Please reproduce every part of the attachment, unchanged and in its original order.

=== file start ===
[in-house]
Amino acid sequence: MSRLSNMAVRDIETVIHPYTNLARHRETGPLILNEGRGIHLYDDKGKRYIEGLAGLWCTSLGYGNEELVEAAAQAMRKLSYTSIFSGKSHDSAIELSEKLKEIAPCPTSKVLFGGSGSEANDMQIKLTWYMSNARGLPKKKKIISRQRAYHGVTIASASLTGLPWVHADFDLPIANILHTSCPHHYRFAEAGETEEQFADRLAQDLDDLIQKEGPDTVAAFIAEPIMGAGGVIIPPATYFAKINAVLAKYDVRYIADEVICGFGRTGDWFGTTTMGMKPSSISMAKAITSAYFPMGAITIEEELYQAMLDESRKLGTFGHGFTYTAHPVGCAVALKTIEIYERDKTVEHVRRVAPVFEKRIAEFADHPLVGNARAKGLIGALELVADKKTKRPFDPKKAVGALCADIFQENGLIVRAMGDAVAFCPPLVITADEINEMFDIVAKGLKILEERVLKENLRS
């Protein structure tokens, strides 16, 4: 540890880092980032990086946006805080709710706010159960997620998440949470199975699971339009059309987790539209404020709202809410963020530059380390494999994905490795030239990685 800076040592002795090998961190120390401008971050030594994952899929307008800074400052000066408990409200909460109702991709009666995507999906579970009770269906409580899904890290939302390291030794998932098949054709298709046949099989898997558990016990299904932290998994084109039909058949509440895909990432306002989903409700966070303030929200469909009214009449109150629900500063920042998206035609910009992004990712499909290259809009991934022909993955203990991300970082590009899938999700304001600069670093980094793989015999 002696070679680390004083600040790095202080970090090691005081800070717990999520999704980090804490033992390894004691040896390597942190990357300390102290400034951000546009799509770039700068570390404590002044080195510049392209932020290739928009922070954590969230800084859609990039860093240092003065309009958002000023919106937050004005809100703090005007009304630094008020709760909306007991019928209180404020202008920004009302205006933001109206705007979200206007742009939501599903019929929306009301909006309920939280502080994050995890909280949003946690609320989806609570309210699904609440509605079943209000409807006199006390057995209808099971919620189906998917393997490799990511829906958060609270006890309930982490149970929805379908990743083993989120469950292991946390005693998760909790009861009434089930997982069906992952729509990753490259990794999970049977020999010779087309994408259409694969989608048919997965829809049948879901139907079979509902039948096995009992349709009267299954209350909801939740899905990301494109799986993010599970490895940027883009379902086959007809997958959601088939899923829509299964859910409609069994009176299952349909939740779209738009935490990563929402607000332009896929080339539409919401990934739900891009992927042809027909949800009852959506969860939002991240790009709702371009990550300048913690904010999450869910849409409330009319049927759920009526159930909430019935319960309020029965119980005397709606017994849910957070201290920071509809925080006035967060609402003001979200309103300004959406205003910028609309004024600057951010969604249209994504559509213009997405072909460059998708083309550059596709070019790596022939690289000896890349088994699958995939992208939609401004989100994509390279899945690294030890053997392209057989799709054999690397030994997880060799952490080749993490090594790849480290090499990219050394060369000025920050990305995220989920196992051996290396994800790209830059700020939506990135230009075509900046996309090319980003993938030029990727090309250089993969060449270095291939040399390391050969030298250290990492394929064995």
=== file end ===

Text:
[in-house]
Amino acid sequence: MSRLSNMAVRDIETVIHPYTNLARHRETGPLILNEGRGIHLYDDKGKRYIEGLAGLWCTSLGYGNEELVEAAAQAMRKLSYTSIFSGKSHDSAIELSEKLKEIAPCPTSKVLFGGSGSEANDMQIKLTWYMSNARGLPKKKKIISRQRAYHGVTIASASLTGLPWVHADFDLPIANILHTSCPHHYRFAEAGETEEQFADRLAQDLDDLIQKEGPDTVAAFIAEPIMGAGGVIIPPATYFAKINAVLAKYDVRYIADEVICGFGRTGDWFGTTTMGMKPSSISMAKAITSAYFPMGAITIEEELYQAMLDESRKLGTFGHGFTYTAHPVGCAVALKTIEIYERDKTVEHVRRVAPVFEKRIAEFADHPLVGNARAKGLIGALELVADKKTKRPFDPKKAVGALCADIFQENGLIVRAMGDAVAFCPPLVITADEINEMFDIVAKGLKILEERVLKENLRS
């Protein structure tokens, strides 16, 4: 540890880092980032990086946006805080709710706010159960997620998440949470199975699971339009059309987790539209404020709202809410963020530059380390494999994905490795030239990685 800076040592002795090998961190120390401008971050030594994952899929307008800074400052000066408990409200909460109702991709009666995507999906579970009770269906409580899904890290939302390291030794998932098949054709298709046949099989898997558990016990299904932290998994084109039909058949509440895909990432306002989903409700966070303030929200469909009214009449109150629900500063920042998206035609910009992004990712499909290259809009991934022909993955203990991300970082590009899938999700304001600069670093980094793989015999 002696070679680390004083600040790095202080970090090691005081800070717990999520999704980090804490033992390894004691040896390597942190990357300390102290400034951000546009799509770039700068570390404590002044080195510049392209932020290739928009922070954590969230800084859609990039860093240092003065309009958002000023919106937050004005809100703090005007009304630094008020709760909306007991019928209180404020202008920004009302205006933001109206705007979200206007742009939501599903019929929306009301909006309920939280502080994050995890909280949003946690609320989806609570309210699904609440509605079943209000409807006199006390057995209808099971919620189906998917393997490799990511829906958060609270006890309930982490149970929805379908990743083993989120469950292991946390005693998760909790009861009434089930997982069906992952729509990753490259990794999970049977020999010779087309994408259409694969989608048919997965829809049948879901139907079979509902039948096995009992349709009267299954209350909801939740899905990301494109799986993010599970490895940027883009379902086959007809997958959601088939899923829509299964859910409609069994009176299952349909939740779209738009935490990563929402607000332009896929080339539409919401990934739900891009992927042809027909949800009852959506969860939002991240790009709702371009990550300048913690904010999450869910849409409330009319049927759920009526159930909430019935319960309020029965119980005397709606017994849910957070201290920071509809925080006035967060609402003001979200309103300004959406205003910028609309004024600057951010969604249209994504559509213009997405072909460059998708083309550059596709070019790596022939690289000896890349088994699958995939992208939609401004989100994509390279899945690294030890053997392209057989799709054999690397030994997880060799952490080749993490090594790849480290090499990219050394060369000025920050990305995220989920196992051996290396994800790209830059700020939506990135230009075509900046996309090319980003993938030029990727090309250089993969060449270095291939040399390391050969030298250290990492394929064995």